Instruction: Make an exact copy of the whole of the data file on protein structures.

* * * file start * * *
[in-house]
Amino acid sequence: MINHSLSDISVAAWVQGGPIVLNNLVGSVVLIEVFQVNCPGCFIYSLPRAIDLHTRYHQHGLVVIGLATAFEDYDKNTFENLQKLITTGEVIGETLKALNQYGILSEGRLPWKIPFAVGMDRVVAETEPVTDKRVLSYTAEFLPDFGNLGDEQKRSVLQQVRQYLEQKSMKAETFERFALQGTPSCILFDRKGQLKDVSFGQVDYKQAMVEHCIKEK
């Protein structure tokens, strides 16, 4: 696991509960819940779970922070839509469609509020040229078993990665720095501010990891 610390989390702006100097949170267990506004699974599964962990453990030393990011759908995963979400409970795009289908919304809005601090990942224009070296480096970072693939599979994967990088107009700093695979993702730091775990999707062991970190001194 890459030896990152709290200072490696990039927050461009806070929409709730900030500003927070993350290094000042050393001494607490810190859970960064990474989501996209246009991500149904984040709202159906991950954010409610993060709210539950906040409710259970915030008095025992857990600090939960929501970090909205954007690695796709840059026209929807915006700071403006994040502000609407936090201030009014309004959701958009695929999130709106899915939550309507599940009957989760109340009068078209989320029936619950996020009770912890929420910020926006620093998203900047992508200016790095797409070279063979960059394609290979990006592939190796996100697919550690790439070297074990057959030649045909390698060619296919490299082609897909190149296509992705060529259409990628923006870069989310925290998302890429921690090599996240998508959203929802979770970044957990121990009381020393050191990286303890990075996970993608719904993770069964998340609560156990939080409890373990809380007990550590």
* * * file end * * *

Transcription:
[in-house]
Amino acid sequence: MINHSLSDISVAAWVQGGPIVLNNLVGSVVLIEVFQVNCPGCFIYSLPRAIDLHTRYHQHGLVVIGLATAFEDYDKNTFENLQKLITTGEVIGETLKALNQYGILSEGRLPWKIPFAVGMDRVVAETEPVTDKRVLSYTAEFLPDFGNLGDEQKRSVLQQVRQYLEQKSMKAETFERFALQGTPSCILFDRKGQLKDVSFGQVDYKQAMVEHCIKEK
């Protein structure tokens, strides 16, 4: 696991509960819940779970922070839509469609509020040229078993990665720095501010990891 610390989390702006100097949170267990506004699974599964962990453990030393990011759908995963979400409970795009289908919304809005601090990942224009070296480096970072693939599979994967990088107009700093695979993702730091775990999707062991970190001194 890459030896990152709290200072490696990039927050461009806070929409709730900030500003927070993350290094000042050393001494607490810190859970960064990474989501996209246009991500149904984040709202159906991950954010409610993060709210539950906040409710259970915030008095025992857990600090939960929501970090909205954007690695796709840059026209929807915006700071403006994040502000609407936090201030009014309004959701958009695929999130709106899915939550309507599940009957989760109340009068078209989320029936619950996020009770912890929420910020926006620093998203900047992508200016790095797409070279063979960059394609290979990006592939190796996100697919550690790439070297074990057959030649045909390698060619296919490299082609897909190149296509992705060529259409990628923006870069989310925290998302890429921690090599996240998508959203929802979770970044957990121990009381020393050191990286303890990075996970993608719904993770069964998340609560156990939080409890373990809380007990550590």